February 3, 2009
I’m off the ice, and this is my last Antarctic blog entry.
In the last couple days, I spent 23 hours on planes and another 13 hours in buses. I left the ice in a cargo jet, taking off from the frozen sea surface outside McMurdo Station; then spent two days in New Zealand before working around the globe, finally reaching Oregon last night. I was actually asleep in Oregon a couple hours before leaving New Zealand, since our plane crossed the date line – it was the longest Monday ever!
The last three months, however, passed like a flash. Sitting comfortably on my bed now, I wonder if it was all a dream. Have I changed?
I know it was real: Antarctica left some tangible impressions. My parents didn’t recognize my face yesterday under a thick beard (which I shaved this morning – yeah!). I didn’t lose or gain weight, aside from the extra hair. I saved water by not bathing, but burned a lot of fuel getting south; hiked more than 100 miles up and down a mountain wearing crampon spikes; and didn’t touch a cell phone, drive a car, or see a sunset for three months. I broke up with my girlfriend, endured massive blisters, and worried about my future, with nothing but ice and rock to sympathize. My nose and cheeks are tanned while the rest of me is pasty white. I made a few thousand dollars and didn’t spend a cent. I got cold. And I need new socks.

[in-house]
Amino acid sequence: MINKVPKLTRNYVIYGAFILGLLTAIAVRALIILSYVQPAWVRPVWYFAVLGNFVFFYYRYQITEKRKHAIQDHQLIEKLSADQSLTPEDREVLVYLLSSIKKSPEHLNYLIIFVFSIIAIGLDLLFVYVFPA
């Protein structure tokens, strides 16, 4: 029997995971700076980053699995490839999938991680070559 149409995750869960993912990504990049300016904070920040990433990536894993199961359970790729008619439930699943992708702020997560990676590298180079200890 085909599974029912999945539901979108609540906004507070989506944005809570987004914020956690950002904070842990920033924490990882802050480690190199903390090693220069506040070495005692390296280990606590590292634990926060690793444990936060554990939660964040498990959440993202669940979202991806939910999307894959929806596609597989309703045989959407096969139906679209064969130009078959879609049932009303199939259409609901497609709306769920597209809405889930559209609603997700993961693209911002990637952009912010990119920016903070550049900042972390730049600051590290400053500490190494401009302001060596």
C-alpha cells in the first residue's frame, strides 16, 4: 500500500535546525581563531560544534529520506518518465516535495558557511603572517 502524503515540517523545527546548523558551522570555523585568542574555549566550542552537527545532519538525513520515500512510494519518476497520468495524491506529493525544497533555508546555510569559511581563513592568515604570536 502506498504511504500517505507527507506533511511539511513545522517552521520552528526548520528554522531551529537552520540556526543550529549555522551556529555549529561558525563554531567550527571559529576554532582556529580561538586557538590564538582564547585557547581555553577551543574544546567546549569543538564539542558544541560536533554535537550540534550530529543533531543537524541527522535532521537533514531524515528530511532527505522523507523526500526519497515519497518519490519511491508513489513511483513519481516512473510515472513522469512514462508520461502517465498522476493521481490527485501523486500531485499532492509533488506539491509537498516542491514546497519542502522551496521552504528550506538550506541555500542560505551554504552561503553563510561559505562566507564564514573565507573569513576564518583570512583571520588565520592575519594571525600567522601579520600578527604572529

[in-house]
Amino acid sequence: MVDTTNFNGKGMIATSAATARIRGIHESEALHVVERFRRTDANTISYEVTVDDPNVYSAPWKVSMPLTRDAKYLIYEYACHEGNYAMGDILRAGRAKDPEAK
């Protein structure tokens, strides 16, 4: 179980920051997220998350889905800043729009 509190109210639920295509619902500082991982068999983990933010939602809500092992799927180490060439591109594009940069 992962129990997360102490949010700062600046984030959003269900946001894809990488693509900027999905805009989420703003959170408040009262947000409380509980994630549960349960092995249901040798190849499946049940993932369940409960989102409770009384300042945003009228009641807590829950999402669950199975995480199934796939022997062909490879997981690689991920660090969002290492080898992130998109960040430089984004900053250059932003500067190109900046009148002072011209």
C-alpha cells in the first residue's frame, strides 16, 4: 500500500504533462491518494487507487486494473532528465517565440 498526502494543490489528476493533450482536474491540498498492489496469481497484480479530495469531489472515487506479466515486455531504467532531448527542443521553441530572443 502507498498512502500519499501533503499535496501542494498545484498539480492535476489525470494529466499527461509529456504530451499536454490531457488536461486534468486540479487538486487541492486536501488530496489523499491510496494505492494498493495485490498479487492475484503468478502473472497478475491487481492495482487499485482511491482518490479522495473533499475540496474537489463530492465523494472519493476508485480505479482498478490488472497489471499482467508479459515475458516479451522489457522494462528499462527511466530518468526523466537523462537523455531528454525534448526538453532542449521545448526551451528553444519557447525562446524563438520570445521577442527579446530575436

It’s odd but reassuring to think that the penguins are still there. I can picture them, especially as I start to edit the 5,000 photos I took, and wonder if they remember me…
For the next two months, I’m looking forward to a lot of birding, skiing, tennis, and writing projects, while lining up the next adventure. It’ll take a lot to top this one, but I’ll be off again this spring. It’ll take a while to relax and line things up first.
Meanwhile, Antarctica has invaded my soul. Given the chance, I’d go back, right now. It ranks among the most meaningful times of my life, and I’m incredibly lucky. Material things may come and go, but experiences will always remain.
Special thanks and credit is due to my new friends and fellow researchers at Cape Crozier this season: Michelle Hester, Kirsten Lindquist, and David Hyrenbach; all hard workers, selfless, dedicated, easy to live with, encouraging, and helpful. Also the senior PenguinScience staff: David Ainley, Grant Ballard, and Katie Dugger, and their backing organizations: H.T. Harvey and Associates, PRBO Conservation Science, and Oregon State University. Ultimately, the National Science Foundation backs all research in Antarctica, so we are especially grateful for their support.
Thanks also to everyone who has emailed, commented, and messaged through this blog and other media. Communicating with those back home was a real highlight of being so far away! Stay in touch!
I’ll spare you the 1,000-photo slideshow. If you want to hear some stories, let’s go on an adventure, and I’ll fill you in. Or just take me out to lunch one day.
That’s it! I hope you’ve enjoyed reading along. I sure had a great time keeping up the reports. All souls present and well at check-in. If nothing further, this is Bravo-Zero-Three-One Cape Crozier on Mount Terror, out.